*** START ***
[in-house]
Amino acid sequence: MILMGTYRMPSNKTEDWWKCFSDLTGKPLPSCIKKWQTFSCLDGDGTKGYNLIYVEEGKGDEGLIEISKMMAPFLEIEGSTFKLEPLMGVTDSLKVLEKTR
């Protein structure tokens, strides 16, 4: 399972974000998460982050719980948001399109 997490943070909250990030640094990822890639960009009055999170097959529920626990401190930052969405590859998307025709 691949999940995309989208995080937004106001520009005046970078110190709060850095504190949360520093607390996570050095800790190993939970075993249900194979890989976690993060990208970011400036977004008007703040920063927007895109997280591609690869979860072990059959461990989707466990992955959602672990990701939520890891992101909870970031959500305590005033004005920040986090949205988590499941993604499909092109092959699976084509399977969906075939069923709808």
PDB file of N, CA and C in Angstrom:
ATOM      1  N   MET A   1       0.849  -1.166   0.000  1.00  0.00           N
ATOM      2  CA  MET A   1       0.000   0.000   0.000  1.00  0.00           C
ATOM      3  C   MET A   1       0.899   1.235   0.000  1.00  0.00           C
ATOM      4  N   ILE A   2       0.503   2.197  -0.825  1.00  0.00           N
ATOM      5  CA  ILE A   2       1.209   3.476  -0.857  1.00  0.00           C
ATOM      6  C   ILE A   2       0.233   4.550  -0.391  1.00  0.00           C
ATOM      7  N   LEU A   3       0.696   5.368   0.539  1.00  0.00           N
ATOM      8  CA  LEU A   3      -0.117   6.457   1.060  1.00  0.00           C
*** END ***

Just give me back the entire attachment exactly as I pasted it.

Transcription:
[in-house]
Amino acid sequence: MILMGTYRMPSNKTEDWWKCFSDLTGKPLPSCIKKWQTFSCLDGDGTKGYNLIYVEEGKGDEGLIEISKMMAPFLEIEGSTFKLEPLMGVTDSLKVLEKTR
């Protein structure tokens, strides 16, 4: 399972974000998460982050719980948001399109 997490943070909250990030640094990822890639960009009055999170097959529920626990401190930052969405590859998307025709 691949999940995309989208995080937004106001520009005046970078110190709060850095504190949360520093607390996570050095800790190993939970075993249900194979890989976690993060990208970011400036977004008007703040920063927007895109997280591609690869979860072990059959461990989707466990992955959602672990990701939520890891992101909870970031959500305590005033004005920040986090949205988590499941993604499909092109092959699976084509399977969906075939069923709808």
PDB file of N, CA and C in Angstrom:
ATOM      1  N   MET A   1       0.849  -1.166   0.000  1.00  0.00           N
ATOM      2  CA  MET A   1       0.000   0.000   0.000  1.00  0.00           C
ATOM      3  C   MET A   1       0.899   1.235   0.000  1.00  0.00           C
ATOM      4  N   ILE A   2       0.503   2.197  -0.825  1.00  0.00           N
ATOM      5  CA  ILE A   2       1.209   3.476  -0.857  1.00  0.00           C
ATOM      6  C   ILE A   2       0.233   4.550  -0.391  1.00  0.00           C
ATOM      7  N   LEU A   3       0.696   5.368   0.539  1.00  0.00           N
ATOM      8  CA  LEU A   3      -0.117   6.457   1.060  1.00  0.00           C